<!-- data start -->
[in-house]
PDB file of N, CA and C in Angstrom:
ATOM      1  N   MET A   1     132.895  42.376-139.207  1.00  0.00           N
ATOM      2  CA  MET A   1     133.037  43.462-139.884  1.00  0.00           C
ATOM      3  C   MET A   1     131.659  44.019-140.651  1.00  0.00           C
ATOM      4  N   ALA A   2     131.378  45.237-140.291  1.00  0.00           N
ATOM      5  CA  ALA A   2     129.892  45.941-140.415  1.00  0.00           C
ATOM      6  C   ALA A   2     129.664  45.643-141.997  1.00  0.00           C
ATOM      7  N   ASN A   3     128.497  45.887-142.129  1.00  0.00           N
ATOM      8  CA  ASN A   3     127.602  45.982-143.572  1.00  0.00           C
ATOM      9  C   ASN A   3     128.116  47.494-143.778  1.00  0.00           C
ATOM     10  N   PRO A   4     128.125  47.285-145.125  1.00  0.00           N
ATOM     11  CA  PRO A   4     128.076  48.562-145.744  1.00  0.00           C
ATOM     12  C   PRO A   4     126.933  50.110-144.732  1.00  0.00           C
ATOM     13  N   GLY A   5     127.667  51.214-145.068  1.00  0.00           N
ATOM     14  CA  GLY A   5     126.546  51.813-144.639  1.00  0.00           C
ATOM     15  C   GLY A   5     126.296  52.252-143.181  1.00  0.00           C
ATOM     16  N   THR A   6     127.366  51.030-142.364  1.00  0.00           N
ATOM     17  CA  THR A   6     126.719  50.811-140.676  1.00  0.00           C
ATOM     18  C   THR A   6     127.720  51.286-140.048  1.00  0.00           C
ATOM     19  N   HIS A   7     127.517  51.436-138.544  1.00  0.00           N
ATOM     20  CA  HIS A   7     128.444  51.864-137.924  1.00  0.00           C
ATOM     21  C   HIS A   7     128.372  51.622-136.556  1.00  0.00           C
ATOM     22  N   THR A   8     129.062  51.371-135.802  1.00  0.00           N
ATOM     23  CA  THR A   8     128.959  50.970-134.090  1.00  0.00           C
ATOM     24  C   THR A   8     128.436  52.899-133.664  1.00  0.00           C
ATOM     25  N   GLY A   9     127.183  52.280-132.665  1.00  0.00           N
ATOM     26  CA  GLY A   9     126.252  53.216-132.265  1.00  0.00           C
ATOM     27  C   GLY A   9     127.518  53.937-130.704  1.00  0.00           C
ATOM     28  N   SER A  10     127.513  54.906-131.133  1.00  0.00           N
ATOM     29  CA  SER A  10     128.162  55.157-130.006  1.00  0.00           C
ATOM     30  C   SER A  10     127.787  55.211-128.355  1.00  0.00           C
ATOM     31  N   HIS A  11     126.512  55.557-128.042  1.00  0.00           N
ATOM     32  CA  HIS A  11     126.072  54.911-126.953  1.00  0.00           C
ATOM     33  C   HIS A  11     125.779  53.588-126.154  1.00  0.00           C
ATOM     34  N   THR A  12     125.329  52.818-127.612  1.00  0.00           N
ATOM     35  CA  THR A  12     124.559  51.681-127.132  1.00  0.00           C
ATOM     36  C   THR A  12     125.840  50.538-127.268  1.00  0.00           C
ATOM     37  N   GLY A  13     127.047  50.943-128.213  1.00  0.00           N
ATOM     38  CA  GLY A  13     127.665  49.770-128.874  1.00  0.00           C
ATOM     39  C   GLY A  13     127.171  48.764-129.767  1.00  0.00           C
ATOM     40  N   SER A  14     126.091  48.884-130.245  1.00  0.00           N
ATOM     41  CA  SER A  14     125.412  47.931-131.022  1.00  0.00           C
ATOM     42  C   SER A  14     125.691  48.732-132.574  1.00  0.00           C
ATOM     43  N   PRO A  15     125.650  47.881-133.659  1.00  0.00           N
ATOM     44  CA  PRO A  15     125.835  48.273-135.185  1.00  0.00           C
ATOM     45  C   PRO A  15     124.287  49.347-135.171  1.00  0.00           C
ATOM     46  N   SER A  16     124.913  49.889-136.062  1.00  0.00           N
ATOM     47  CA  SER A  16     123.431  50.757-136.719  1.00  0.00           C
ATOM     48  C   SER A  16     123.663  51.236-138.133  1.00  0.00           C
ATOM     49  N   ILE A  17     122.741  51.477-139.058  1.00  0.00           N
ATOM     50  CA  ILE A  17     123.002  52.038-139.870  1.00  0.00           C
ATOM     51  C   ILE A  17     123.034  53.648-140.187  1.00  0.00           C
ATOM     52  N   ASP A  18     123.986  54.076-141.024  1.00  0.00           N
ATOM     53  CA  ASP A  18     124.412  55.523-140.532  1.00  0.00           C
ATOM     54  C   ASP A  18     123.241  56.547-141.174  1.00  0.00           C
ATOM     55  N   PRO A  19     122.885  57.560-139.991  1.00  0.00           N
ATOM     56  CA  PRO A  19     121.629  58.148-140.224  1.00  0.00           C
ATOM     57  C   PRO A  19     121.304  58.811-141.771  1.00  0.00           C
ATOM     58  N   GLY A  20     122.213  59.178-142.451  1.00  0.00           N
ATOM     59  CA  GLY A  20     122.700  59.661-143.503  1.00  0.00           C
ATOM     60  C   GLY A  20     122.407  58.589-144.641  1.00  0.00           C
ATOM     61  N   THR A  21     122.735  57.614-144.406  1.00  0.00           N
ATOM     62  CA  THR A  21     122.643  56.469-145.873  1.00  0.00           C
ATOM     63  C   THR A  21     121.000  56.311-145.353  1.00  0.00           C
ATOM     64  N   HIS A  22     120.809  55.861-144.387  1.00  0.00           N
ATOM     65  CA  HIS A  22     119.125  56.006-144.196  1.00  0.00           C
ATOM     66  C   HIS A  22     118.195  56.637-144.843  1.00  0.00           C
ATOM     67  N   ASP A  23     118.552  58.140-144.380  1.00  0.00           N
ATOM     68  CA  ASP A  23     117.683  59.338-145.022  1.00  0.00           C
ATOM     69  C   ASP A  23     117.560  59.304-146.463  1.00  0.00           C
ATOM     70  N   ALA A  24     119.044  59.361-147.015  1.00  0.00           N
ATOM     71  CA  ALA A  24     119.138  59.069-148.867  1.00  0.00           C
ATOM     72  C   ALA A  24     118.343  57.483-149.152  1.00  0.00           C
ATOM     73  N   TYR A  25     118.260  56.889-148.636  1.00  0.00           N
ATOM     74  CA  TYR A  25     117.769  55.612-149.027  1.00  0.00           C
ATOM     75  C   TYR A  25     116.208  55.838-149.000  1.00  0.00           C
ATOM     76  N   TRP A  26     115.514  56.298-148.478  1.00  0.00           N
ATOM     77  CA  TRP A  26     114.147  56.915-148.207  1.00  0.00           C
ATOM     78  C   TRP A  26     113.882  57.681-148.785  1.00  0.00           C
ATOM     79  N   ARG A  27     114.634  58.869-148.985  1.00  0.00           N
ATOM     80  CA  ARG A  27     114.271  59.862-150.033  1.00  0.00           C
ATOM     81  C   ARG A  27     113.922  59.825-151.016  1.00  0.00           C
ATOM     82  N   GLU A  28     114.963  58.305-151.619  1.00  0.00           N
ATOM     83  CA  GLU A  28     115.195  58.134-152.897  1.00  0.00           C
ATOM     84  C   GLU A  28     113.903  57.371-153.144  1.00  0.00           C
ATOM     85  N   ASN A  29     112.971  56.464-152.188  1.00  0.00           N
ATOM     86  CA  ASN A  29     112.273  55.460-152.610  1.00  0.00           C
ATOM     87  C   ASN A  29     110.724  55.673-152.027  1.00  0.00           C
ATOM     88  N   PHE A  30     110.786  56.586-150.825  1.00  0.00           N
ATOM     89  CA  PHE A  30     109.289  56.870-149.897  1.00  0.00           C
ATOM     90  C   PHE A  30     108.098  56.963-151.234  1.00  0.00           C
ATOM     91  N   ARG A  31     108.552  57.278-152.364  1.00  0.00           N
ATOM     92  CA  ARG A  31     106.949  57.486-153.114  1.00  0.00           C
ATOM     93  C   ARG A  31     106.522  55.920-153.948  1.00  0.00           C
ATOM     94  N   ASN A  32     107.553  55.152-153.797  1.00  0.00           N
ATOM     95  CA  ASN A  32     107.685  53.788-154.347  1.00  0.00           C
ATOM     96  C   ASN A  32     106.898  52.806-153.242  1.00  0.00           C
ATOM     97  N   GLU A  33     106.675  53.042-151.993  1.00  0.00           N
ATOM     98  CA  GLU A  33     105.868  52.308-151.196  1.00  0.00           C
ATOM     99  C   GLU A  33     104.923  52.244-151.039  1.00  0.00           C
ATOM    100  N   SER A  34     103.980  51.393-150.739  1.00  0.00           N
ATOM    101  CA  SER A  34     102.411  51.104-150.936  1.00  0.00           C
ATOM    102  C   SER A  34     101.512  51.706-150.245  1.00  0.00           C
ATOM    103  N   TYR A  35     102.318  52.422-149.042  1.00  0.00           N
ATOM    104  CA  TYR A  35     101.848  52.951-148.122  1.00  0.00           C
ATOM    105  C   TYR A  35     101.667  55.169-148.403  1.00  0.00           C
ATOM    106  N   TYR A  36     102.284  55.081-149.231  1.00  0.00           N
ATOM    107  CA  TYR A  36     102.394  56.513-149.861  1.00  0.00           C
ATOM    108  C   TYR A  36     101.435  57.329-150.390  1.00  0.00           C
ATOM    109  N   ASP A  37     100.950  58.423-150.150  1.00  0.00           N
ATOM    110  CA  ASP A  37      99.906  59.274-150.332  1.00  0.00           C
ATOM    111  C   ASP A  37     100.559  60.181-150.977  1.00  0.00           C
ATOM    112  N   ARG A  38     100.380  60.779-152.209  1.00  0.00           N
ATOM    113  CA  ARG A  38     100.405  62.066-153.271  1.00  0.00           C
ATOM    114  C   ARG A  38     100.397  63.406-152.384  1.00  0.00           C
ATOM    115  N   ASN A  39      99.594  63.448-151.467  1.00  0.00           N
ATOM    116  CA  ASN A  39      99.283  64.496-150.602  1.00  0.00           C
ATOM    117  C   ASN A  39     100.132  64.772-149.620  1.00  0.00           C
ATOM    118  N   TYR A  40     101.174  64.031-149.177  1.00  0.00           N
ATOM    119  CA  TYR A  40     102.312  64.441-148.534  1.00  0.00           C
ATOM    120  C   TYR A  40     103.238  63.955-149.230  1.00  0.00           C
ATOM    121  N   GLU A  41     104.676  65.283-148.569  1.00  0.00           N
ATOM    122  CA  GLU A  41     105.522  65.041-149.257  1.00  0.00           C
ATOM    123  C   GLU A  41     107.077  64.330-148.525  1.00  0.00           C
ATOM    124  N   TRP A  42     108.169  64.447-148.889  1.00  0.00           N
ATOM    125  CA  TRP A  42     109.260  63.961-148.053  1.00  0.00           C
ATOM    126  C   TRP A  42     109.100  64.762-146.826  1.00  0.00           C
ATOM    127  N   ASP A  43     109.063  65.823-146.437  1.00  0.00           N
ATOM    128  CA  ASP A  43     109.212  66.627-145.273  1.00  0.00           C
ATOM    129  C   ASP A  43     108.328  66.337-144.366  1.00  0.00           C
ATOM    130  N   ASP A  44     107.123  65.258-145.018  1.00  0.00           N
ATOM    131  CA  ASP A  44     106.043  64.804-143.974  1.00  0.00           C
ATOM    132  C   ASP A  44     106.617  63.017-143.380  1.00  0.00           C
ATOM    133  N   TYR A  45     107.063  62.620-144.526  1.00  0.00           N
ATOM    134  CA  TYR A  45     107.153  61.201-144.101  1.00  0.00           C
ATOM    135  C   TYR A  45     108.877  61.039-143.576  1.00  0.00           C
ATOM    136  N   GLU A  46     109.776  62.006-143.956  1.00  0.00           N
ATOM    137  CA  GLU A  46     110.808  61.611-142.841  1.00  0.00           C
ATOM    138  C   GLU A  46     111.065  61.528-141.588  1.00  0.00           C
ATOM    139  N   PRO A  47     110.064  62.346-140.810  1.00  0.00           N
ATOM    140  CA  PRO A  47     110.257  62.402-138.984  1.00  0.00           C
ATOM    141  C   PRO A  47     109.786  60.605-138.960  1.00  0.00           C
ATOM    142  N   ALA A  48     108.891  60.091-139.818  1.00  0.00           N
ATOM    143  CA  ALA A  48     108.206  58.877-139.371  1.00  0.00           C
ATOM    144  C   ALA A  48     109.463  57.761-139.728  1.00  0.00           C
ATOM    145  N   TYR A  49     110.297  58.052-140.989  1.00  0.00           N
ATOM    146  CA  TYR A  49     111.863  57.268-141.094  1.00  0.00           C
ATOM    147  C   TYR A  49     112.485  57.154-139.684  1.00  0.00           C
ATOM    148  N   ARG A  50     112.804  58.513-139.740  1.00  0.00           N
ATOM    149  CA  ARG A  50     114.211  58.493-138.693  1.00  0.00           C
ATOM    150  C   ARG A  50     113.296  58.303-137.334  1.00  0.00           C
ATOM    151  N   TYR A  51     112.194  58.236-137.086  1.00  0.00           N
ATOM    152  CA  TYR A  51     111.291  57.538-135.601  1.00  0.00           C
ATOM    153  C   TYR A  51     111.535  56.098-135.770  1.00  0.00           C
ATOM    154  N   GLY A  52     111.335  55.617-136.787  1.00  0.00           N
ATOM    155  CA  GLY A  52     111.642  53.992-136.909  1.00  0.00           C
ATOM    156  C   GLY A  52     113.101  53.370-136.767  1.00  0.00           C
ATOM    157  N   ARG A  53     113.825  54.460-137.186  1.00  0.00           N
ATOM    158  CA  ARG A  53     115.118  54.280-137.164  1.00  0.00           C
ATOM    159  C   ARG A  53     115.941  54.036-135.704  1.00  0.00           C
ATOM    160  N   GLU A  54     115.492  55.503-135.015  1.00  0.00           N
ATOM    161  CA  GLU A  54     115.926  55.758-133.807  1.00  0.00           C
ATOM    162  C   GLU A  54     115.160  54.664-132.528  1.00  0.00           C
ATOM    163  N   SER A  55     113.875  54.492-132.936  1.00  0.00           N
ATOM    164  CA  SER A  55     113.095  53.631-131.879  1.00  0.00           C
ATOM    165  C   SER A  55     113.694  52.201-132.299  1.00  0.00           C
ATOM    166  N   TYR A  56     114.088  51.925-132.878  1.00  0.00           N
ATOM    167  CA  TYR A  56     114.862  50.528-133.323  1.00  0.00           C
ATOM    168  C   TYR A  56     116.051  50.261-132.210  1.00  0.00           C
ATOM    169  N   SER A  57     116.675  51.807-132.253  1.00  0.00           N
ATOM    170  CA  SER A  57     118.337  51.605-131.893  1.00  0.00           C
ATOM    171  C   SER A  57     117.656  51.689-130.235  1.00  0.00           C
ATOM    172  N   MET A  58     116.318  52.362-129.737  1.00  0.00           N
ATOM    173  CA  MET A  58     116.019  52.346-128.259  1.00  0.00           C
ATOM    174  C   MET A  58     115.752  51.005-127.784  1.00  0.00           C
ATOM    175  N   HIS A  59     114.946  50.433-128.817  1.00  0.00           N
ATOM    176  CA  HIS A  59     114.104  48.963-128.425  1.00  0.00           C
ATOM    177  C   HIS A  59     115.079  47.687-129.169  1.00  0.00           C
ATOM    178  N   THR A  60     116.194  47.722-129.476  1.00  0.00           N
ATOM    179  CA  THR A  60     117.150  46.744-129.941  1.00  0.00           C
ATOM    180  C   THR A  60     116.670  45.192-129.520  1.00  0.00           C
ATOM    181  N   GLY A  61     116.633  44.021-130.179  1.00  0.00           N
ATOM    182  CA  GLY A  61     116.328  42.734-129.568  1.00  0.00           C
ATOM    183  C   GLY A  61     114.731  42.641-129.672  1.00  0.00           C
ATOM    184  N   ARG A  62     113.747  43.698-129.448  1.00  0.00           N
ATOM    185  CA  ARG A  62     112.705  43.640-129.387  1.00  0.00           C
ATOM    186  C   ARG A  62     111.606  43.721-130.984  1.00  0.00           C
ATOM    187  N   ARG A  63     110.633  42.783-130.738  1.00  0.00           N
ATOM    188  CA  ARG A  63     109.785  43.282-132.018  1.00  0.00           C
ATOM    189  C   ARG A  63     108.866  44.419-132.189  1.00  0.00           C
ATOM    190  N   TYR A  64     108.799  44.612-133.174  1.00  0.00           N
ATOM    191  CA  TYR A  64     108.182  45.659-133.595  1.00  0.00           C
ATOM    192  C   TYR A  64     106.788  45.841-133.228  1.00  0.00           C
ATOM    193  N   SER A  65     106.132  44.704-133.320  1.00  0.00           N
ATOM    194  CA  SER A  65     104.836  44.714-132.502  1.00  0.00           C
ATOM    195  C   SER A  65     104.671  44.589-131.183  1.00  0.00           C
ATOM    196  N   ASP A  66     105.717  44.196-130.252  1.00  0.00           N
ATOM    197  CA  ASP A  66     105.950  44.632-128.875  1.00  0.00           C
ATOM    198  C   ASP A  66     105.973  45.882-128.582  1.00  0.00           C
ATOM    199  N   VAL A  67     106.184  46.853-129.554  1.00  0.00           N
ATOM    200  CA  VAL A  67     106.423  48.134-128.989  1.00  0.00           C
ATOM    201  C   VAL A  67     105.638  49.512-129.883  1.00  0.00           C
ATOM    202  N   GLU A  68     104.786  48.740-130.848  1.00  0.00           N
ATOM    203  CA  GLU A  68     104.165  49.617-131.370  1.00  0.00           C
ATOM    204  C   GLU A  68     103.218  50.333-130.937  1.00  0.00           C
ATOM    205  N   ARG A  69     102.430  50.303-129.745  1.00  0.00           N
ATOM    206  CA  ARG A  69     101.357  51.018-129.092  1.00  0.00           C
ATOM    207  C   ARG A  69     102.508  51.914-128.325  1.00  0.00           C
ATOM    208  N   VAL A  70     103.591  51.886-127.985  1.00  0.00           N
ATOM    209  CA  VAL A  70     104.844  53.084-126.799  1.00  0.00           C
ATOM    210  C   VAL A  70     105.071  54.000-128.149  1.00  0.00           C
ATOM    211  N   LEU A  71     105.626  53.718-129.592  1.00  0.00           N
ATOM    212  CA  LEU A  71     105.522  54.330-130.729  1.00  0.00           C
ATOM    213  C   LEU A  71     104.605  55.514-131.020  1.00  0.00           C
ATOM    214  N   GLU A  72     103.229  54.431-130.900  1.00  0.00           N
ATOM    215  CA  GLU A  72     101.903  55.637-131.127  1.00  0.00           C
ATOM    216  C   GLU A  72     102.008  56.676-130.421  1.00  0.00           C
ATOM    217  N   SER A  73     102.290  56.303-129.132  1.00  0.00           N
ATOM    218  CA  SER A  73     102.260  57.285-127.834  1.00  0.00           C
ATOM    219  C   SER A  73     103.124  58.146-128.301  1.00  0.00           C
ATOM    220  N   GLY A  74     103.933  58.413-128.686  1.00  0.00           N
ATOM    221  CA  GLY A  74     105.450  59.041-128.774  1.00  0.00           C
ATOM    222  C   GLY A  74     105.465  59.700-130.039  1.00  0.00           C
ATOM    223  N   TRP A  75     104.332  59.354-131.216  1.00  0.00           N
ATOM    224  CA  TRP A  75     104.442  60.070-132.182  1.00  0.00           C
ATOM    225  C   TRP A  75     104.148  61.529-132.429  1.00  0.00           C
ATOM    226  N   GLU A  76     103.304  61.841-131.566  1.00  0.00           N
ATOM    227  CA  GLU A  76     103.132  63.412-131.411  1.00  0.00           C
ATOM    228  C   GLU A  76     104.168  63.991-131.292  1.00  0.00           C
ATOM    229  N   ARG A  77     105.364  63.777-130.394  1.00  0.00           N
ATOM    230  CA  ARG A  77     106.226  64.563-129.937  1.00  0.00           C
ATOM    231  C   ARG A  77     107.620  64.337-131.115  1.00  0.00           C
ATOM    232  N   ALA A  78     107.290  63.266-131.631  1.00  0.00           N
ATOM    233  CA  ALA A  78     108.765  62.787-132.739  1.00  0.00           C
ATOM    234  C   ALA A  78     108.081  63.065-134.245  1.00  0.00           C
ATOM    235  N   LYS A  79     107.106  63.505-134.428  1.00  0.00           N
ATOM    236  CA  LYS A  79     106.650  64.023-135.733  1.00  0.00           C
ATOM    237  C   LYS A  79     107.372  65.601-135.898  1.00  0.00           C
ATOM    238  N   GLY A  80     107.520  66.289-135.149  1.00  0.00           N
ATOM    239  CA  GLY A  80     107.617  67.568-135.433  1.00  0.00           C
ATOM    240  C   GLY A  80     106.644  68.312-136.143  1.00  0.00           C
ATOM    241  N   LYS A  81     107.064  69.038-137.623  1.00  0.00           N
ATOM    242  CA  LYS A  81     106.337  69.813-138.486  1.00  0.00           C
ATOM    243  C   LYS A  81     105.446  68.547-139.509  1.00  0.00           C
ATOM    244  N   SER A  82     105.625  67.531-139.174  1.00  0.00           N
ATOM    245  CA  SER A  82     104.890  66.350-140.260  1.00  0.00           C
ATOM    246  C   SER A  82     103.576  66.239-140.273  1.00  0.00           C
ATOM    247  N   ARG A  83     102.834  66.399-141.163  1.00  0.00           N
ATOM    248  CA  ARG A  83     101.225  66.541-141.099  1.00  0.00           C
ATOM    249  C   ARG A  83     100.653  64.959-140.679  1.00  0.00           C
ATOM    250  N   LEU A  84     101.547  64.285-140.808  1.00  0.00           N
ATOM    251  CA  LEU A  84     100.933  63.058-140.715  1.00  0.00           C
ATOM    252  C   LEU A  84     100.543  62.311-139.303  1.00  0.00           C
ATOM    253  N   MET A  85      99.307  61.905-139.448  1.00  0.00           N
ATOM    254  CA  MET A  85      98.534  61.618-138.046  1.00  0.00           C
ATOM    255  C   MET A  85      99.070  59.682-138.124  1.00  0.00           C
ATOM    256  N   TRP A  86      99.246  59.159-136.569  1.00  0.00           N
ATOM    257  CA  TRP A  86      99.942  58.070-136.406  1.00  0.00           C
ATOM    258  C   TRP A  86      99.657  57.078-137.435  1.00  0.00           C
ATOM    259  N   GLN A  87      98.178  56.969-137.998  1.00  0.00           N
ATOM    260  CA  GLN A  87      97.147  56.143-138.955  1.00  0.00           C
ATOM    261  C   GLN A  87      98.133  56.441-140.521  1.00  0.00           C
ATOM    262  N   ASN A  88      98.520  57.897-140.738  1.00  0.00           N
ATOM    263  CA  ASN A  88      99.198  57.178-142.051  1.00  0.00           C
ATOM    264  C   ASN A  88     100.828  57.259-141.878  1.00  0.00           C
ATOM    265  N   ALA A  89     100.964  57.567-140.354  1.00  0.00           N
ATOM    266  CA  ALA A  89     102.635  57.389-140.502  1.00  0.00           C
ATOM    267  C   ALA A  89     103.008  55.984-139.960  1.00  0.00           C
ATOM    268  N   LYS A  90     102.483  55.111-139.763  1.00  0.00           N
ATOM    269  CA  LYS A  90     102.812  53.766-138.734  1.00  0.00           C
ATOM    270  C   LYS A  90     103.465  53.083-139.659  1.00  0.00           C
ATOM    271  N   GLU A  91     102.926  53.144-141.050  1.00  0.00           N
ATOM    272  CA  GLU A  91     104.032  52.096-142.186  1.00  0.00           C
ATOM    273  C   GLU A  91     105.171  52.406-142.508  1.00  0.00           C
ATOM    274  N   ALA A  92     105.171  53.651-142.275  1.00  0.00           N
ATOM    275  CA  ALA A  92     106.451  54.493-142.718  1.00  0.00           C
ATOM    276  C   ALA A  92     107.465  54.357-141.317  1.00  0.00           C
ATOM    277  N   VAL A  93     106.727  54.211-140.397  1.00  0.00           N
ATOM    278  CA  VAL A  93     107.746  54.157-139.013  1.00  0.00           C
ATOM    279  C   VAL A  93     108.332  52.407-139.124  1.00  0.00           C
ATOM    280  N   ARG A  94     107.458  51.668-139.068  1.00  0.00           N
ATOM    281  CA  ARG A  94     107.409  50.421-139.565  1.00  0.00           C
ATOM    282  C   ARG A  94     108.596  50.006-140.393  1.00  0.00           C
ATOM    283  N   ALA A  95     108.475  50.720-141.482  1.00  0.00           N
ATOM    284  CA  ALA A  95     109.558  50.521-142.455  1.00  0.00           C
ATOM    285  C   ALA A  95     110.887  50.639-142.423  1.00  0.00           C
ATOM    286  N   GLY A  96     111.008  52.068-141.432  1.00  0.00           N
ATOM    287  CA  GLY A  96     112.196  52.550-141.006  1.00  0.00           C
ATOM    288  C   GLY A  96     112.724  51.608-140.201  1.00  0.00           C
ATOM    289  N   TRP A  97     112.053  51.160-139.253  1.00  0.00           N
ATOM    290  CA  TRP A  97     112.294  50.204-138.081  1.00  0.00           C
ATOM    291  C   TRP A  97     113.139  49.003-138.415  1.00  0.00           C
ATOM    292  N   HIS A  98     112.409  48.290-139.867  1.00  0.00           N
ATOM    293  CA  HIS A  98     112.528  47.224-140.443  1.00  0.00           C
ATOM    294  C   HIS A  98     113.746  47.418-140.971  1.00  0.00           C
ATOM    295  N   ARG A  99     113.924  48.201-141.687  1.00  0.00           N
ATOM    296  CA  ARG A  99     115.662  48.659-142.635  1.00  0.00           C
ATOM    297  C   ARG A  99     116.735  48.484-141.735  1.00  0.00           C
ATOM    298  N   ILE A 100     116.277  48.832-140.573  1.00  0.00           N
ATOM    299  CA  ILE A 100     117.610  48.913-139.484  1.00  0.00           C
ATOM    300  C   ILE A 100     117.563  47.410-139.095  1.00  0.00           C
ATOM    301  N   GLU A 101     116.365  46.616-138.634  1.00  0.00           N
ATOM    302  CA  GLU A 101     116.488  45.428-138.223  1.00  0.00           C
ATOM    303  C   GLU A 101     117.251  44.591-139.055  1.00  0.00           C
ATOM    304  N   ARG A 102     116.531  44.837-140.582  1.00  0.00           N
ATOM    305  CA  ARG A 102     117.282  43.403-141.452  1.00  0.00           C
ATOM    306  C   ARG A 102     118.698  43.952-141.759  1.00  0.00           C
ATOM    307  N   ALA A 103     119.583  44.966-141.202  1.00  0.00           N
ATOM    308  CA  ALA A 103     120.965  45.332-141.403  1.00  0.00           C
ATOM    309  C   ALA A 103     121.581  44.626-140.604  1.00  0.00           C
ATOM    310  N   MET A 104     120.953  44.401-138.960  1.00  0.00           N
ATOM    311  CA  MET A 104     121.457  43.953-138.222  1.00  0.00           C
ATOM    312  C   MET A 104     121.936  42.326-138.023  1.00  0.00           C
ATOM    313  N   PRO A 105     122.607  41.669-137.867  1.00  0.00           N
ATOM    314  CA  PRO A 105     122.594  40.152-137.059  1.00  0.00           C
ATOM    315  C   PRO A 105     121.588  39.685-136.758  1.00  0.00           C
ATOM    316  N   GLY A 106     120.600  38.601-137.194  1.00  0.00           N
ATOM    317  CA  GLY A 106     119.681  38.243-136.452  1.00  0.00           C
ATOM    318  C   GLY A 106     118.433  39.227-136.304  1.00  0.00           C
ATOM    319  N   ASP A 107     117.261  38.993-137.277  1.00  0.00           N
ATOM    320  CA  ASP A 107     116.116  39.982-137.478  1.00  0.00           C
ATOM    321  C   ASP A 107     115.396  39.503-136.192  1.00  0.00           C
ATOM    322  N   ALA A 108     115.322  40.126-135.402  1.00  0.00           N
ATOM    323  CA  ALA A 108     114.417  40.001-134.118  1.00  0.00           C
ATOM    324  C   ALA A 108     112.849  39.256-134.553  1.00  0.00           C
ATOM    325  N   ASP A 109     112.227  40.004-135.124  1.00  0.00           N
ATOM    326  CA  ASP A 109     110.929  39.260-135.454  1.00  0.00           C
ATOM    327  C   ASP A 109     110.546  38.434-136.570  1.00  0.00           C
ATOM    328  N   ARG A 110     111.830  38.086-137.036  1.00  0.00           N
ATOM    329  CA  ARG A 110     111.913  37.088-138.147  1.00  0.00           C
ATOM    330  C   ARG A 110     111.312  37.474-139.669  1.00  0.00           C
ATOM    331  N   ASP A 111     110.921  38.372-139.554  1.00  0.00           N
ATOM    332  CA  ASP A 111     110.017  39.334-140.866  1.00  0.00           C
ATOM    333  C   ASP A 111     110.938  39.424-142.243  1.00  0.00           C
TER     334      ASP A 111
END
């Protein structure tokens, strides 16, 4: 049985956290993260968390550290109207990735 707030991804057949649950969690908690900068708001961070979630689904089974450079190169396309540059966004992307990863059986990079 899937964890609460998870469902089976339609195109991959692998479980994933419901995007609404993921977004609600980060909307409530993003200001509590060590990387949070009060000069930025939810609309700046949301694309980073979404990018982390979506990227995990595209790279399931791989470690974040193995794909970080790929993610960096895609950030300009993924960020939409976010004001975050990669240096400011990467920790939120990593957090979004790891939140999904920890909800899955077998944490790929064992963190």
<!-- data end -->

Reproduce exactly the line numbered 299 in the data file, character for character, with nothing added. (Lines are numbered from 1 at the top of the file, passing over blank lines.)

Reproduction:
ATOM    297  C   ARG A  99     116.735  48.484-141.735  1.00  0.00           C